Disaster recovery at this moment does not work for all who need it. Structural issues like drainage or organizational issues such as funds for natural disasters allocated prior to events are rarely designed with equity in mind. To make matters worse, FEMA and the U.S. Department of Housing and Urban Development have not historically been on the same page. Rather than perceptively planning ahead and prioritizing those who are in most need of aid, disaster recovery can feel as if it’s distributed in a free-for-all.
To address this problem, the Reforming Disaster Recovery Act of 2019 aims to correct the missteps of the past by making these essential funds available as soon as they are needed and prioritizing the most vulnerable survivors and communities in mind. Already introduced and passed out of the House Financial Services Committee with the help of Rep. Al Green (D-TX) and Rep. Ann Wagner (R-MO), this bipartisan effort has a companion bill introduced in the Senate by Senators Brian Schatz (D-HI) and Todd Young (R-IN).
Essentially, the bill is broken down in four parts.
1) By targeting resources to those with the greatest need, you can ensure that those who would have the toughest time getting back on their feet following a disaster can do so quickly and with dignity. The Reforming Disaster Recovery Act plans to do this by:
- Require that federal disaster recovery dollars are equitably distributed, balancing the needs of homeowners, renters, and people experiencing homelessness
- Require that the use of federal recovery funds is balanced between rebuilding infrastructure and housing
- Require that federal recovery dollars help replace already scarce affordable housing for low-income residents by prioritizing the one-for-one replacement of damaged or destroyed public or federally subsidized rental housing
- Maintain the current requirement that 70 percent of the federal recovery funds benefit low- and moderate-income people and sets clearer direction to the U.S. Department of Housing and Urban Development on adjusting this requirement
- Provide survivors with a clear appeal process to ensure that all households receive the full amount of assistance for which they are eligible
- Require that HUD allocate federal disaster assistance money within 60 days after Congress approves Community Development Block Grants-Disaster Recovery
- Require opportunities for public input on plans for the use of federal disaster assistance money
2) This direct help is chief among the list of priorities for this bill, but it’s also important to take what has happened to examine, review, and learn from it. This is why prioritizing data transparency and oversight is another major part of this bill. In this regard, the bill will:
- Require federal agencies to share all data to help coordinate disaster recovery
- Require HUD to make publicly available all data collected and analyzed during the course of the disaster recovery, including data on damage caused by the disaster, how any federal assistance was spent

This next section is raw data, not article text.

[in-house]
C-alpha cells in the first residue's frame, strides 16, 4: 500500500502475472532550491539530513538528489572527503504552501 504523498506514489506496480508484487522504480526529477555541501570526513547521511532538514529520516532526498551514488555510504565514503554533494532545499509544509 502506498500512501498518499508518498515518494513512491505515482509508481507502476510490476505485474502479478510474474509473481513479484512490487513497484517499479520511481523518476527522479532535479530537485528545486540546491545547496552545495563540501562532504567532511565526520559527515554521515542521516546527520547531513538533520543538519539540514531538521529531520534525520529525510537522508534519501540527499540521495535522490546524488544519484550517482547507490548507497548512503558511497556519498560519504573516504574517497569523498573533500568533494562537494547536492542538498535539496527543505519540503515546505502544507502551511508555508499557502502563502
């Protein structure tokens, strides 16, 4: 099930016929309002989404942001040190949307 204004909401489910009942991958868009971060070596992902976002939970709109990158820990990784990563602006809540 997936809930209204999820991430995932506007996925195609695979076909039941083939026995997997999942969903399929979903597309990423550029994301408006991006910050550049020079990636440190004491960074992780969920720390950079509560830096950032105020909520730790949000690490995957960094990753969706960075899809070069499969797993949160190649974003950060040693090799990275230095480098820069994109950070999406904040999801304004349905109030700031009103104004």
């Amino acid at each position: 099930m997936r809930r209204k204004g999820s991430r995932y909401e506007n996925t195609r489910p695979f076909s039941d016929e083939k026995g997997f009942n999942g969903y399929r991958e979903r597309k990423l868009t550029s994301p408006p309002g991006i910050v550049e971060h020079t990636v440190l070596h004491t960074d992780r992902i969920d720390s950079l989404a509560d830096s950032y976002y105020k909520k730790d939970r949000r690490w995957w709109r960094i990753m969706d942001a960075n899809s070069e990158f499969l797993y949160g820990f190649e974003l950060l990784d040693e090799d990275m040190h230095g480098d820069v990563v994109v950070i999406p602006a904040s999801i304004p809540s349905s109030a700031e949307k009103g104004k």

and information on the disasters effect on education, transportation capabilities, housing needs, and displacement
- Require states receiving federal recovery dollars to publish contracts and agreements with third parties to carry out disaster recovery efforts
- Authorize the release of data to academic institutions to conduct research on the equitable distribution of recovery funds, adherence to civil rights protections, and other disaster recovery-related topics
- Require that the HUD Inspector General to help ensure that disaster recovery programs serve all eligible households, in addition to preventing waste, fraud and abuse
- Require states to include detailed plans outlining how it will use CDBG-DR funds and how these dollars will address relief, resiliency, long-term recovery, restoration of manufactured housing in the most impacted areas.
3) In addition to providing help to those who need it, the bill would reinforce and laws that need to be made stronger. By requiring states to create a plan to ensure compliance with federal fair housing obligations and requiring HUD to release information regarding disaster recovery efforts, disaggregated by race, geography and all protected classes of individuals under federal civil rights and nondiscrimination laws, as well as existing disaster assistance laws.
4) Finally, we cannot ignore that there must be more responsibility when it comes to rebuilding, so that the next disaster doesn’t leave residents in a worse situation they were in prior. That’s why the last goal encourages mitigation and resiliency. These goals include:
- Requiring rebuilt or substantially repaired structures located in flood areas to meet mitigation standards; and
- Requiring any infrastructure repaired or constructed with federal recovery dollars to have the minimum standard of protection from floods and storm waters.
Along with these strong guidelines, the Senate bill adds additional measures such as creating an Office of Disaster Recovery and Resilient Communities at HUD to coordinate the agency’s disaster response, requiring FEMA, HUD, and SBA to develop a common application, and allowing HUD to provide housing assistance to people experiencing homelessness and at risk of homelessness who are not receiving housing assistance from FEMA.
If this bill were to pass, low-income disaster victims would receive the high standard of support that they have needed for far too long. And with all of these requirements fielding bipartisan backing, there is a united force towards ensuring all can quickly and wisely rebuild, not just the privileged few.